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Is it possible to write the following SQL statement as a FULL JOIN instead of using NOT IN?

select * from [user] u 
   AND u.user_id NOT IN (SELECT user_id FROM job)

I'd like to do something like this:

SELECT u.* FROM [user] u
FULL JOIN job uj ON u.user_id = uj.user_id
WHERE uj.user_id IS NULL

I'm looking to get all the users that do not have a record in the job table using a FULL JOIN.

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Not using a FULL join, but a LEFT [OUTER] JOIN would work with the filter condition you specify. –  Jonathan Leffler Feb 6 '13 at 2:17

3 Answers 3

up vote 3 down vote accepted

You do not need a FULL OUTER JOIN. You need a LEFT JOIN:

select * 
from [user] u 
left join job uj
  on u.user_id = uj.user_id
where uj.user_id IS NULL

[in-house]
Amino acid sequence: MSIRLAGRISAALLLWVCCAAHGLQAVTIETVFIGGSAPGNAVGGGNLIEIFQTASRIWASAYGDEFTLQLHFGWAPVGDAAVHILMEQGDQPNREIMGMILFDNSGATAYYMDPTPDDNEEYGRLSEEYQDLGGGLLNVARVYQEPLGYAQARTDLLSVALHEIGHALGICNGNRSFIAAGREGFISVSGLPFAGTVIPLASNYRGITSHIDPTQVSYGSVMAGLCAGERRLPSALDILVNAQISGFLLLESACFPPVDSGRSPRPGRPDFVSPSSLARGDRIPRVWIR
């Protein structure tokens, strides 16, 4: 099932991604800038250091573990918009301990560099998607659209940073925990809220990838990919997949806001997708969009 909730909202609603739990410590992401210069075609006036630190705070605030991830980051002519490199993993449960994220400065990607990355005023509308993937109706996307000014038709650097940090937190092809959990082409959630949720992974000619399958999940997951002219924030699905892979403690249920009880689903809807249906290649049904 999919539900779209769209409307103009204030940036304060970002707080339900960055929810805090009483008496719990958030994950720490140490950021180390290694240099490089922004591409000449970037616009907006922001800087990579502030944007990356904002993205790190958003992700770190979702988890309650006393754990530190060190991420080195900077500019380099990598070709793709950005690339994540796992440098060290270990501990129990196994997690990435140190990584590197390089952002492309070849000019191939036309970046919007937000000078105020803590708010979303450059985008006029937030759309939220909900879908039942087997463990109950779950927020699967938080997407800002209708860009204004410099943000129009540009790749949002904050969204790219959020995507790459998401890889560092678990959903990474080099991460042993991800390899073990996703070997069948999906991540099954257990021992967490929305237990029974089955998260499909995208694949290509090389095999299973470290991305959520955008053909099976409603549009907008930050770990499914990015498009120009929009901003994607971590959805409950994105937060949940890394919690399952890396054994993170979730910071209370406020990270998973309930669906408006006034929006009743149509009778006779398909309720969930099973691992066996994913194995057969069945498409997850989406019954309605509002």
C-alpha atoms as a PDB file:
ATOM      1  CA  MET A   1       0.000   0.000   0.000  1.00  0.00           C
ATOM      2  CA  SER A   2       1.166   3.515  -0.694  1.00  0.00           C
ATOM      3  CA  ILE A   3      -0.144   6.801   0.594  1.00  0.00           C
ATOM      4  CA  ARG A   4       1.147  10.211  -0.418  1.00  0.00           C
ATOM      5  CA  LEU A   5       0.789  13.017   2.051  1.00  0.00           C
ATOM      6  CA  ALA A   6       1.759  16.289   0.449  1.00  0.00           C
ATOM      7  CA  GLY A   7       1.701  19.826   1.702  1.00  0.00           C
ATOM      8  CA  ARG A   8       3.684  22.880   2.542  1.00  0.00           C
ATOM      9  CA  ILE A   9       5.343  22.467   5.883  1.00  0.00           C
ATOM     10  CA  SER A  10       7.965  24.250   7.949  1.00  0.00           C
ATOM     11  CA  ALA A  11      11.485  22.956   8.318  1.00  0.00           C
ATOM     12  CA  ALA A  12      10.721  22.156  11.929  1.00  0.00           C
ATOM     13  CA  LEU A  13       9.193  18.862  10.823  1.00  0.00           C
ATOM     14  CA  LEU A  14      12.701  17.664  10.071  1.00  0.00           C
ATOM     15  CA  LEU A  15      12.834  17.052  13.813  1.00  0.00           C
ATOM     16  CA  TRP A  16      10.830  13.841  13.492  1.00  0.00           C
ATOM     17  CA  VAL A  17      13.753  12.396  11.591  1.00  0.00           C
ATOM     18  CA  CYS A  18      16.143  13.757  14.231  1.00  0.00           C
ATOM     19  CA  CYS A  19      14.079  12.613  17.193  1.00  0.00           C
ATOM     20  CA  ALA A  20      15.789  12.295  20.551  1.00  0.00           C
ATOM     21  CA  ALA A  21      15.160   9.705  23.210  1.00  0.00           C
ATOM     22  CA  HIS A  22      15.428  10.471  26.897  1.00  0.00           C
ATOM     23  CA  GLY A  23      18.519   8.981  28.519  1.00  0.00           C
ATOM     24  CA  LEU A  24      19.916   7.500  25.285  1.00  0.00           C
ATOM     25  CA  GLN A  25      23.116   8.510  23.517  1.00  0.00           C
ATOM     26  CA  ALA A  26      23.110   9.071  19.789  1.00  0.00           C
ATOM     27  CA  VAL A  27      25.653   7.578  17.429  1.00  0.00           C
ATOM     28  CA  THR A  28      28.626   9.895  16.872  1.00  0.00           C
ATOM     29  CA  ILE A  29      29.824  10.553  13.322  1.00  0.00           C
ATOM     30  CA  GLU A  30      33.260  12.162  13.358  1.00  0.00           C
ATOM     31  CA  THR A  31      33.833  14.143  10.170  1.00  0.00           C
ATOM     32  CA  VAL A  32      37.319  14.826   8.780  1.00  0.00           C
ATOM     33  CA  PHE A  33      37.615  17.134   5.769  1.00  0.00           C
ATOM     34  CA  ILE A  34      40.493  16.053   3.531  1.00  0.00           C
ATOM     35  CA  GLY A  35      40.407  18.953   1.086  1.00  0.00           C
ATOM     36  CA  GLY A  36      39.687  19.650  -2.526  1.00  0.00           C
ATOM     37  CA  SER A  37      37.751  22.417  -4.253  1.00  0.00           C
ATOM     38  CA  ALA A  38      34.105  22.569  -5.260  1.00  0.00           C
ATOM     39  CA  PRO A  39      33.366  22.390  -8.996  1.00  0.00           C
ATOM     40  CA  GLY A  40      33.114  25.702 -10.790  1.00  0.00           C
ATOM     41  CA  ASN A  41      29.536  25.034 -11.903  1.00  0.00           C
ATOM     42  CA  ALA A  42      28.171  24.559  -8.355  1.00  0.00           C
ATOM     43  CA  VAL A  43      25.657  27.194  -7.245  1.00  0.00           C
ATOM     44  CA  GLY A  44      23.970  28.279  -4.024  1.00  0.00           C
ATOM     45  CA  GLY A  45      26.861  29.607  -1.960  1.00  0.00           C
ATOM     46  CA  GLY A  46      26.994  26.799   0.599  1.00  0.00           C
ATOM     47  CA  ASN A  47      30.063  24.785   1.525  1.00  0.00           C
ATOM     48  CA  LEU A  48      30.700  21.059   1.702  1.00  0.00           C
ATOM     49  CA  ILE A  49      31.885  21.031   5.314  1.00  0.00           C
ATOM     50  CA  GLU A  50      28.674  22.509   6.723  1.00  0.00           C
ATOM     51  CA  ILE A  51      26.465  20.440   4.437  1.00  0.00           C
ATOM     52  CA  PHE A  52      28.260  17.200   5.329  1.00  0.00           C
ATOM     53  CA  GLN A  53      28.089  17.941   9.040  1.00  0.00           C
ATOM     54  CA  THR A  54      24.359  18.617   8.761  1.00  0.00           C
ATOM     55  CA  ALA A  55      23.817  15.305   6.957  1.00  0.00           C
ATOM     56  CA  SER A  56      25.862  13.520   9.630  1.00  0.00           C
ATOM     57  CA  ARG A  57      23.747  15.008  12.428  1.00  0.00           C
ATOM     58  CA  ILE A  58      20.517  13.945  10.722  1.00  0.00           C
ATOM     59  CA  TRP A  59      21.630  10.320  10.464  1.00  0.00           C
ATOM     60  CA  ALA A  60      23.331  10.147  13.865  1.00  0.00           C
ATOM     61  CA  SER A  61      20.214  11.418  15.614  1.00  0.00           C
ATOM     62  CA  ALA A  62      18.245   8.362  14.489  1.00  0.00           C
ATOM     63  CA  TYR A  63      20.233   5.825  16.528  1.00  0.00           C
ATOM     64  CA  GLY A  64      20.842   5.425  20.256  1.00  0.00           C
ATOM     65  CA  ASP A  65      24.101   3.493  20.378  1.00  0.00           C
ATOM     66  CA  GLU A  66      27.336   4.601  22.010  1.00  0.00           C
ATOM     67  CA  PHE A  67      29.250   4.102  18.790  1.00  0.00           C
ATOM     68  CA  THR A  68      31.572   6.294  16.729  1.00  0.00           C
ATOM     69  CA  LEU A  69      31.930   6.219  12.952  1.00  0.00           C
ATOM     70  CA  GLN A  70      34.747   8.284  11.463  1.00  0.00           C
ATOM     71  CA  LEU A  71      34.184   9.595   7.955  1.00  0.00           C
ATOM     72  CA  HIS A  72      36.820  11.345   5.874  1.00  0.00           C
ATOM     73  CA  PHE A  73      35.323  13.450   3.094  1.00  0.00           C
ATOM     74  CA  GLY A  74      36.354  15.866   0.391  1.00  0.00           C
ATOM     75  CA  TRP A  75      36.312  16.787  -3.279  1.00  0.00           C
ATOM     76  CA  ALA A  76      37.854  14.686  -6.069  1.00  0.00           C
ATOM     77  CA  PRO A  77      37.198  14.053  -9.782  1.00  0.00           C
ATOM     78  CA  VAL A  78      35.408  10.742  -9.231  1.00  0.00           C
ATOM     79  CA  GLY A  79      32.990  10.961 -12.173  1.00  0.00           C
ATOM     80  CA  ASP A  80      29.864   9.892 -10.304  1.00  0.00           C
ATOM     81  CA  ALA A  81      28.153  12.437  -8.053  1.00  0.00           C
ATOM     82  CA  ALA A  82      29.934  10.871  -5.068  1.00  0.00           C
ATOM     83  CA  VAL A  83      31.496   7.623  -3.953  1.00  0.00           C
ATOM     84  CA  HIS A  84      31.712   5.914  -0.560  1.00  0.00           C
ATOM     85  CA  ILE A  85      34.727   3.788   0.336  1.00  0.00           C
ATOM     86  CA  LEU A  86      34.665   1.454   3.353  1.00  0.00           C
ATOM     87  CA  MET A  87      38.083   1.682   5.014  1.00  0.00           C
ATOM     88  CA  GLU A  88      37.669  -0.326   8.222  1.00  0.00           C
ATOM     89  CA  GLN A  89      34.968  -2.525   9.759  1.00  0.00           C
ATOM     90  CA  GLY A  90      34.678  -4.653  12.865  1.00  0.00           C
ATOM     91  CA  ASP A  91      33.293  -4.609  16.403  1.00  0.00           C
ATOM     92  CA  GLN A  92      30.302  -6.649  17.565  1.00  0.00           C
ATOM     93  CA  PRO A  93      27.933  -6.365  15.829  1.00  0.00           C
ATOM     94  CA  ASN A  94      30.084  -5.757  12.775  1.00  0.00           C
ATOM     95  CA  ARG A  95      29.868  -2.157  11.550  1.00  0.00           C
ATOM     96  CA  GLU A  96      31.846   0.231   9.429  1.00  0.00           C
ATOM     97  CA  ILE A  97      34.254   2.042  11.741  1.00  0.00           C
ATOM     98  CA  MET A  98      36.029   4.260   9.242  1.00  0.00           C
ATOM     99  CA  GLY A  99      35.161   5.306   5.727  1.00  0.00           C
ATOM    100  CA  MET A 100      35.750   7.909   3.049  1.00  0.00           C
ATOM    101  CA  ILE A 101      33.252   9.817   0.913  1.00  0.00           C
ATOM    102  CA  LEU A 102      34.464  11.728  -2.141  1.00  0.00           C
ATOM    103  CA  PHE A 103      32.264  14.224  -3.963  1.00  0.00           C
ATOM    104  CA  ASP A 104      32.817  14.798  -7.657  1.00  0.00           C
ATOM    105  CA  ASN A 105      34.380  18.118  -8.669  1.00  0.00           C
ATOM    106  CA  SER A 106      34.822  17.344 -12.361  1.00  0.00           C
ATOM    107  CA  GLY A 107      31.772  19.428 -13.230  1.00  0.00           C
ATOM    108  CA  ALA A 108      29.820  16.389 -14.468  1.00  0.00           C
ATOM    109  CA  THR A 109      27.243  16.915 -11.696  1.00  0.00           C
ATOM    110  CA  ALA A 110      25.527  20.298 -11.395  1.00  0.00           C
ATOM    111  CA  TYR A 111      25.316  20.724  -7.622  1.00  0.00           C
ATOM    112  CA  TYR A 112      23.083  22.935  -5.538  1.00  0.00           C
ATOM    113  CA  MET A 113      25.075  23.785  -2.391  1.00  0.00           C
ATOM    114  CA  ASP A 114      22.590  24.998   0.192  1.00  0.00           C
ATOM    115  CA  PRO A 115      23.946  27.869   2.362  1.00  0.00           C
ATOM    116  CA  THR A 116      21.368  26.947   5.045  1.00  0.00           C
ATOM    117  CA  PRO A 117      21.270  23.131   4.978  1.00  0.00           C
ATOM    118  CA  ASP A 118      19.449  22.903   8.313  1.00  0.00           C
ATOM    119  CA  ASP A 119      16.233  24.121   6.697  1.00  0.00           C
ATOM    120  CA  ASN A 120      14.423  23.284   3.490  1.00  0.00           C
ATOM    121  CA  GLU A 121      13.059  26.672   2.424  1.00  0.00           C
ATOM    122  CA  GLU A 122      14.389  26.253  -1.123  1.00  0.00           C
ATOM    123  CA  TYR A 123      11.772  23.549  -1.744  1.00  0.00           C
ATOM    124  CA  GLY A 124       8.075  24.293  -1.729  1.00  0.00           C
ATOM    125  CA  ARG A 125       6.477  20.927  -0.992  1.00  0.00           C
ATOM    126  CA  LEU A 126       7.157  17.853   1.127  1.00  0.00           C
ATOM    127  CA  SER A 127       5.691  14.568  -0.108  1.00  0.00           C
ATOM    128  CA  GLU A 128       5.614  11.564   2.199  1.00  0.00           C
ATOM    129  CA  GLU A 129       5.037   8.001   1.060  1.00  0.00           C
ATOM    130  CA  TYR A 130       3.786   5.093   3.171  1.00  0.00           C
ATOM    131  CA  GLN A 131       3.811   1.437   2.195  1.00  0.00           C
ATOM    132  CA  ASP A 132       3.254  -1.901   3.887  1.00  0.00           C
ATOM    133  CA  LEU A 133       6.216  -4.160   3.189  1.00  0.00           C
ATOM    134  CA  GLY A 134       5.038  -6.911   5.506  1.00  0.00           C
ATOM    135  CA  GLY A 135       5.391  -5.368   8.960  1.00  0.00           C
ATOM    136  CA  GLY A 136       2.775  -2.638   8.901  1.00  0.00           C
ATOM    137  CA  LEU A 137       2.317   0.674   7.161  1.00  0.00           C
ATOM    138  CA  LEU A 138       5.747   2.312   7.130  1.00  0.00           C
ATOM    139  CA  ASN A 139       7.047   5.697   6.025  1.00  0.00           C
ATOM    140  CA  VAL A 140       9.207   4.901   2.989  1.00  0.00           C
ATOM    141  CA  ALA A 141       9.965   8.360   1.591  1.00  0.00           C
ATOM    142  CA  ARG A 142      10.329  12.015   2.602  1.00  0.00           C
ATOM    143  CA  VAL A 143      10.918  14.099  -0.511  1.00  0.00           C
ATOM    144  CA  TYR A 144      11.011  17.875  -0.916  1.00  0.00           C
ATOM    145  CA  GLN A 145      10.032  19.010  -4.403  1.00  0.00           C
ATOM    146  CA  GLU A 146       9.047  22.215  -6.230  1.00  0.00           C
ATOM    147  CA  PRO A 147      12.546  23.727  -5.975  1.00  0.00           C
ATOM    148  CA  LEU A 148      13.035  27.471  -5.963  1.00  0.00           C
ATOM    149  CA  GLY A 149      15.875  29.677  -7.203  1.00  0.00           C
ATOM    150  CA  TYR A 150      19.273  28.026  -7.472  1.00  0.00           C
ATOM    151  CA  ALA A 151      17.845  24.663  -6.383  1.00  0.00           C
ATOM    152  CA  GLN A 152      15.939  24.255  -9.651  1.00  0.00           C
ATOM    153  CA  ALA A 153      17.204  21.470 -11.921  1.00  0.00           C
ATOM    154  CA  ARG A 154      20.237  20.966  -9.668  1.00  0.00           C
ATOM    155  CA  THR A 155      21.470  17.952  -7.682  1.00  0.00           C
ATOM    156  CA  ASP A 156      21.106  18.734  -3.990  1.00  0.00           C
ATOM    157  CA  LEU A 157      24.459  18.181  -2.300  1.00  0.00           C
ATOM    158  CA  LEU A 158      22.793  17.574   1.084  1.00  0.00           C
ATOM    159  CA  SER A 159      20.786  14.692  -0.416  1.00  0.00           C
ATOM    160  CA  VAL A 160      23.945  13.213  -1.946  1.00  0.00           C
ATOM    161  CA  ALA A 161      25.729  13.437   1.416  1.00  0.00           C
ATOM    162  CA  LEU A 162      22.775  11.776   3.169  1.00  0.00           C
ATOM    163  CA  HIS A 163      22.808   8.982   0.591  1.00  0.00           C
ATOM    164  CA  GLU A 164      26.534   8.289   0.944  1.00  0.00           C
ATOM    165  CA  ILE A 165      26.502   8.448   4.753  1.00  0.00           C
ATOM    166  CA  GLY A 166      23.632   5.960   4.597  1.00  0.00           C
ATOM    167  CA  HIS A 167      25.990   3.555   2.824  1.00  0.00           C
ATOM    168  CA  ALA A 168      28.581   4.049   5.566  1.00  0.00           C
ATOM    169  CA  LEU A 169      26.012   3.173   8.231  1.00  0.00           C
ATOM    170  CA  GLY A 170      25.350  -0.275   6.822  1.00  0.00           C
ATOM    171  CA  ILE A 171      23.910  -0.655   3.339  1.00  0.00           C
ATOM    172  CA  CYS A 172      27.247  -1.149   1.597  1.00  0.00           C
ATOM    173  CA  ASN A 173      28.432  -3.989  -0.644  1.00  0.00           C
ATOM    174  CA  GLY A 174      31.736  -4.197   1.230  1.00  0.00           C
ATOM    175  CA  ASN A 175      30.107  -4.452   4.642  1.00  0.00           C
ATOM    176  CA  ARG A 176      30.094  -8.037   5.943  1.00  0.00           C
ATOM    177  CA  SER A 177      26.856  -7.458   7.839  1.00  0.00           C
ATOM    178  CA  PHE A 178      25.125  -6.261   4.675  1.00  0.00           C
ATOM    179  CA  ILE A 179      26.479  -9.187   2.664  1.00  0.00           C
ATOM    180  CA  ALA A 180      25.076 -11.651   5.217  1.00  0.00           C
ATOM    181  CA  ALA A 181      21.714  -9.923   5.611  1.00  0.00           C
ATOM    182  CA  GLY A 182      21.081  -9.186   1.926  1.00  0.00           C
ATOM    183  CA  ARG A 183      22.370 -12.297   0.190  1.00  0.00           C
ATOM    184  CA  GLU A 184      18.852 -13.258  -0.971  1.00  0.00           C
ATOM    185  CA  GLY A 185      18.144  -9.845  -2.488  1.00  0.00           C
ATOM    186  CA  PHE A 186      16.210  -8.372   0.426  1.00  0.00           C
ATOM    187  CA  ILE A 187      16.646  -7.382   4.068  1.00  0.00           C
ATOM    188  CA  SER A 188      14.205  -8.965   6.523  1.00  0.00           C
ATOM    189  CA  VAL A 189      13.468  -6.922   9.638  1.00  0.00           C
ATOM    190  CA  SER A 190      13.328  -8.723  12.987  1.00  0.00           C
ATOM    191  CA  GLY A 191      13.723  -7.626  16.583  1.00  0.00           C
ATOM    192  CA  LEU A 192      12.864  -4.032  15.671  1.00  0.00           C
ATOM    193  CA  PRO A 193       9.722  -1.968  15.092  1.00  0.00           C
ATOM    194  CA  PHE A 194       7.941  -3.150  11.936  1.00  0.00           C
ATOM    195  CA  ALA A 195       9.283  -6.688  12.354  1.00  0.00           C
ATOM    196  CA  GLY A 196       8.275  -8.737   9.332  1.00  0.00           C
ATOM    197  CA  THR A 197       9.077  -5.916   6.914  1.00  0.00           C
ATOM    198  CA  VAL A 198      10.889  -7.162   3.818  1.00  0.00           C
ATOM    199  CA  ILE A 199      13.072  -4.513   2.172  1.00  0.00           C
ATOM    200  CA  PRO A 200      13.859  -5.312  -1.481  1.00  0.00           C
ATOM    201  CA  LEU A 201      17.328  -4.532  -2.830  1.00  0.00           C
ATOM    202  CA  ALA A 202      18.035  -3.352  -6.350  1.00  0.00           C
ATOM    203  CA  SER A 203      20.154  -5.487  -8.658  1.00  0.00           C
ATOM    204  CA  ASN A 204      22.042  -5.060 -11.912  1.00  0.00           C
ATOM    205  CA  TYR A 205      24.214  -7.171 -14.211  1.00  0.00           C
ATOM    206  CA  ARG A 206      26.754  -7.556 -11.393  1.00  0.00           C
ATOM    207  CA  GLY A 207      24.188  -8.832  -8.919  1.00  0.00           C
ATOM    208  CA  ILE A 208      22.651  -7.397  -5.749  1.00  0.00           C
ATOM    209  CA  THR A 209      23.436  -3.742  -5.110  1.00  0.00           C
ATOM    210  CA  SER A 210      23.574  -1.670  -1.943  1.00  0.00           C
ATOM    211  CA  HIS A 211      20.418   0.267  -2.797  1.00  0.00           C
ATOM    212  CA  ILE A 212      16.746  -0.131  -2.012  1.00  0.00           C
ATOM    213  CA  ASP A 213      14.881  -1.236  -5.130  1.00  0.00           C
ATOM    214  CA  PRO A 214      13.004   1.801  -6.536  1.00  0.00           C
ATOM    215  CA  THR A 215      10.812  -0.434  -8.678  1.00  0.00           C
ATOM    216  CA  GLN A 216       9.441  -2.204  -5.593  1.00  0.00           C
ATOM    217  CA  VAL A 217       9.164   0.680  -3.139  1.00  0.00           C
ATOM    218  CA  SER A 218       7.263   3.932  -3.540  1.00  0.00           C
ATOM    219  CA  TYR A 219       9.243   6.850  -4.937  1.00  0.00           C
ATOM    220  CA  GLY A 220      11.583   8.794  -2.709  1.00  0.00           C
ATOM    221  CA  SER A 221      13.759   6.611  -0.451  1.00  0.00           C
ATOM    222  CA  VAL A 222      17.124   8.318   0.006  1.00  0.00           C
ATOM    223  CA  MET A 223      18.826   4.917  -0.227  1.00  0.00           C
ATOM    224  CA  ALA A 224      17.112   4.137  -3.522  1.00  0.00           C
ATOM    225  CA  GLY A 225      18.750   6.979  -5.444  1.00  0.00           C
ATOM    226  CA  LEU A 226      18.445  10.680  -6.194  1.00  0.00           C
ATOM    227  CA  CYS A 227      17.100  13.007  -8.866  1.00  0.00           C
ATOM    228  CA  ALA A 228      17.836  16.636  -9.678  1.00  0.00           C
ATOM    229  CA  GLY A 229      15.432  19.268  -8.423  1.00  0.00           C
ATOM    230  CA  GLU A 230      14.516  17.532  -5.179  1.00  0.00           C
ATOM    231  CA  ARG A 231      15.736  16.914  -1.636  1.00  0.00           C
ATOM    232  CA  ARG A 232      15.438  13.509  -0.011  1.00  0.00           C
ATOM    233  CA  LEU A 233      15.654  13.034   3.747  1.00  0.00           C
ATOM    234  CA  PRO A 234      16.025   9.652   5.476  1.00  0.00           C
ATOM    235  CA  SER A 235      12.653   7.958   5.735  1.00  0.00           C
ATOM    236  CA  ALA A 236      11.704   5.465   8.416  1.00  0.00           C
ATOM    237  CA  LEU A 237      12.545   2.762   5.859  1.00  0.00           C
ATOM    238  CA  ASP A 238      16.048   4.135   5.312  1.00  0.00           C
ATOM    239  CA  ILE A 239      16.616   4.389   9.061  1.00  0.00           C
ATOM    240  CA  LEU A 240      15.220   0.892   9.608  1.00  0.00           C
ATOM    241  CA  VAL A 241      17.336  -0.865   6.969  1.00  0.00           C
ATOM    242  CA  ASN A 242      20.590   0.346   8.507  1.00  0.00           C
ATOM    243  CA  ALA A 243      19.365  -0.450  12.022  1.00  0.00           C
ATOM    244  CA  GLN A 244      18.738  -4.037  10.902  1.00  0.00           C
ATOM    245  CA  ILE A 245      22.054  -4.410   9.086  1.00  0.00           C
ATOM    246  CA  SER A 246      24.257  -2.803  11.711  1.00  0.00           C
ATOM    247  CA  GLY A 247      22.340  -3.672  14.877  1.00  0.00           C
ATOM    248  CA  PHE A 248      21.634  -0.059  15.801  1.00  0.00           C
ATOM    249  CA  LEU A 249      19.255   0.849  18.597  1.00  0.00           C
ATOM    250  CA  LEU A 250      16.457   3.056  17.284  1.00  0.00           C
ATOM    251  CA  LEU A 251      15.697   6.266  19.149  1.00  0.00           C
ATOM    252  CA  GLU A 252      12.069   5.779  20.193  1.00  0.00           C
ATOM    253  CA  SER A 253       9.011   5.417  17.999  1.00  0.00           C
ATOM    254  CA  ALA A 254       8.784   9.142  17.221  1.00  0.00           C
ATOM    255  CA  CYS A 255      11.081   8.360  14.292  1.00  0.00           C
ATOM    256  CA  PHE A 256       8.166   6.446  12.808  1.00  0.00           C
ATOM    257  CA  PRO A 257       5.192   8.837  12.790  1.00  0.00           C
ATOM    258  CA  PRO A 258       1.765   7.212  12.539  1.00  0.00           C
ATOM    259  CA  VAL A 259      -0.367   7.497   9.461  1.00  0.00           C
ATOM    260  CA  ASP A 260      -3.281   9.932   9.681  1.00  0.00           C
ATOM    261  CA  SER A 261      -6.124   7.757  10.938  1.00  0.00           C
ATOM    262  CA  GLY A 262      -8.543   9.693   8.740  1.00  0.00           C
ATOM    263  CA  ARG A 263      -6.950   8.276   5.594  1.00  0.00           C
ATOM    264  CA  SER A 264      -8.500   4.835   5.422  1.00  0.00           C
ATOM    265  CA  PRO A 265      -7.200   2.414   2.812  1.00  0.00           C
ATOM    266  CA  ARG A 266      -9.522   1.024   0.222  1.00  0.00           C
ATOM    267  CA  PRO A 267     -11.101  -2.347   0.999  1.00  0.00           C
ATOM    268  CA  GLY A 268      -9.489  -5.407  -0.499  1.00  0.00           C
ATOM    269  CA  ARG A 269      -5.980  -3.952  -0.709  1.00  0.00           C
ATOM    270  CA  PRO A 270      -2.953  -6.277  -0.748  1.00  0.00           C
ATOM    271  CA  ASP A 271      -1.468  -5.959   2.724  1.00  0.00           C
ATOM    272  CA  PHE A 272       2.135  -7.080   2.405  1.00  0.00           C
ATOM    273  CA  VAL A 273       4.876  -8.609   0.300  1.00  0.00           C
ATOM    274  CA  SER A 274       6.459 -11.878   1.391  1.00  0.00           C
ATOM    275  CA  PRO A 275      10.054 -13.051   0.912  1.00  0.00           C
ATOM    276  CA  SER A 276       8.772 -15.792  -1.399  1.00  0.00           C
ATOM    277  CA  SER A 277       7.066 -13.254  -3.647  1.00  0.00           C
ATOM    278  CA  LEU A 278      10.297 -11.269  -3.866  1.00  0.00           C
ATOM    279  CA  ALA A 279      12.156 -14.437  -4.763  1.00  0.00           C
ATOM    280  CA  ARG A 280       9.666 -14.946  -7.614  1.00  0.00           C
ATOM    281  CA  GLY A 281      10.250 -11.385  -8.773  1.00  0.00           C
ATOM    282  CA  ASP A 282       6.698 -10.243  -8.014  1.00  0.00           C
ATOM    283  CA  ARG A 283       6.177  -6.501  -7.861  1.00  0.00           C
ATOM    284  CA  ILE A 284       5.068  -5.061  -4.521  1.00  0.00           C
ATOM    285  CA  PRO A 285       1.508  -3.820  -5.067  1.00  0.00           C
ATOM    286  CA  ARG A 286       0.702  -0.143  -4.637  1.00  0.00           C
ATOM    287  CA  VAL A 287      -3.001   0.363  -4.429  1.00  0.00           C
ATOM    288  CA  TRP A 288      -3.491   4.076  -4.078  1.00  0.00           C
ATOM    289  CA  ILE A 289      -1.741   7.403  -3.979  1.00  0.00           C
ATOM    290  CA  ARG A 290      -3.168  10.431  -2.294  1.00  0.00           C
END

A LEFT JOIN will return all rows from the user regardless of whether or not there is a matching row in the job table.

Then when you add the where j.user_id is null filter it will return all the records only in the user table.

Here is a great visual explanation of joins that comes in handy when trying to figure out the proper join syntax.

See a SQL Fiddle Demo with both versions of the query (NOT IN and LEFT JOIN) which shows that they both return the same data.

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FROM [user] u
LEFT JOIN job j on (u.user_id = j.user_id)
WHERE j.user_id is NULL

Why do you need to use FULL JOIN? The above gives you what you are seeking.

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You want a left outer join. A full outer join is a bit redundant, because presumably uj.user_id would not be NULL.

The two queries are equivalent, although they might have different execution plans, depending on the database.

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